Tom Harrell Trip
By Owen Cordle
November 11, 2014
Not to discount the work of Tom Harrell’s frontline partners from his previous albums, but the tonal match and improvisational rapport between the trumpeter-flugelhornist and tenor saxophonist Mark Turner on this record is striking. Of course, Harrell’s writing is a major factor because it establishes compelling moods and guiding rhythmic patterns and melodic motifs. There is also his resourcefulness in directing the rhythm section of bassist Ugonna Okegwo and drummer Adam Cruz. Harrell composed all the tunes, including the six-part Adventures of a Quixotic Character suite, which was originally commissioned by Dave Douglas’ Festival of New Trumpet Music. Trip denotes not only the name of the album but also the quartet.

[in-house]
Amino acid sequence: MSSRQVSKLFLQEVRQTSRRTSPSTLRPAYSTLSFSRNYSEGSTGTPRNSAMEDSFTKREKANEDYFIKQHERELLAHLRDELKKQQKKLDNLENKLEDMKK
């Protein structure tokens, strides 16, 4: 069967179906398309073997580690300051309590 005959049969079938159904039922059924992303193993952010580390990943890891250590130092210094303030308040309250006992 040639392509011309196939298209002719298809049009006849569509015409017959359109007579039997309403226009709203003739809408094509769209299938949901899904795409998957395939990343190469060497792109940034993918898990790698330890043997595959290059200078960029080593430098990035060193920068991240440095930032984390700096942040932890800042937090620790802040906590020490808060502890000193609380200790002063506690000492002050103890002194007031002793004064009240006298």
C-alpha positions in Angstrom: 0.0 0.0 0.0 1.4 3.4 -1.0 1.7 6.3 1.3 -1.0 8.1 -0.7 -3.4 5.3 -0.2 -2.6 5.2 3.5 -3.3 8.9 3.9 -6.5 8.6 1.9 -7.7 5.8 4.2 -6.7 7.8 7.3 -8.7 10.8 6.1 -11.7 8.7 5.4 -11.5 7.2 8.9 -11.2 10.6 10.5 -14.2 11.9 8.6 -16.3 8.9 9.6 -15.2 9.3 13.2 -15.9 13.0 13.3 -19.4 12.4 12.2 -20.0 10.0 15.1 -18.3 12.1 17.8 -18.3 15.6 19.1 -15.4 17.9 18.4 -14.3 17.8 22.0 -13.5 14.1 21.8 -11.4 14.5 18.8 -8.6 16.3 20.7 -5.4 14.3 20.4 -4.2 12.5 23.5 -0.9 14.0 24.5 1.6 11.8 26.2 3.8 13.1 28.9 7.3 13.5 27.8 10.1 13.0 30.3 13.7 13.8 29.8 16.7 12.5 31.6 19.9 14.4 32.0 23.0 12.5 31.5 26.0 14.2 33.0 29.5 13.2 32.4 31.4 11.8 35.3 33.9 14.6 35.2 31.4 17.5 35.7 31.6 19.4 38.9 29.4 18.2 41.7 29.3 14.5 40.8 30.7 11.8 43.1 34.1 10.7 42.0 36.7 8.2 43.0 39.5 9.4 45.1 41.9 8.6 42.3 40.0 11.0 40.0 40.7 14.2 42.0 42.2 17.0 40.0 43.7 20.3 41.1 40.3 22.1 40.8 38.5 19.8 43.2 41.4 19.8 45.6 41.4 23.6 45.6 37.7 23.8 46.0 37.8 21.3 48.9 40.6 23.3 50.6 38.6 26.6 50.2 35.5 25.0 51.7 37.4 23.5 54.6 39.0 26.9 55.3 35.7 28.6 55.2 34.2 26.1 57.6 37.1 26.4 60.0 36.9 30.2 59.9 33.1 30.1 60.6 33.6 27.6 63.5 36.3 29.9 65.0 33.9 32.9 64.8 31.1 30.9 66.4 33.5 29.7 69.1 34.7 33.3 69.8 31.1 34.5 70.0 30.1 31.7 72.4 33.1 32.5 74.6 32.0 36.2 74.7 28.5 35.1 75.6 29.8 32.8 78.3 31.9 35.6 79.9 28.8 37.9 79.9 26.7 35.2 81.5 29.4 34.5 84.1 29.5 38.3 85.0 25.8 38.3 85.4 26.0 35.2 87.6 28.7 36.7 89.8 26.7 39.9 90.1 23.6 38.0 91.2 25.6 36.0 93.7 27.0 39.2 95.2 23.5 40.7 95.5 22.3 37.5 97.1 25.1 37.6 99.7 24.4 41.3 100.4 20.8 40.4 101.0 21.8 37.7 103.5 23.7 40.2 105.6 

A couple of tunes—“Cycle” and the suite’s “Windmills”—demonstrate how superbly Harrell matches musical imagery and titles. The former employs a melody that suggests a furiously rolling wheel and gives each player a chance to exercise his uptempo chops. “Windmills ” is another round-and-round tune, albeit stately and containing Eastern-sounding harmony. “The Princess” (from the suite) and “After the Game Is Over” inspire some of Turner’s most daring work—leaping intervals (the late Eddie Harris comes to mind), altissimo notes and phrases, fluid runs and firm low-register control. Harrell’s solos are richly melodic, clean and flowing, as on “There,” the closing tune, and the slow, hymn-like “Coming Home.” You never catch Harrell playing clichés or grandstanding in his solos, and he never stumbles.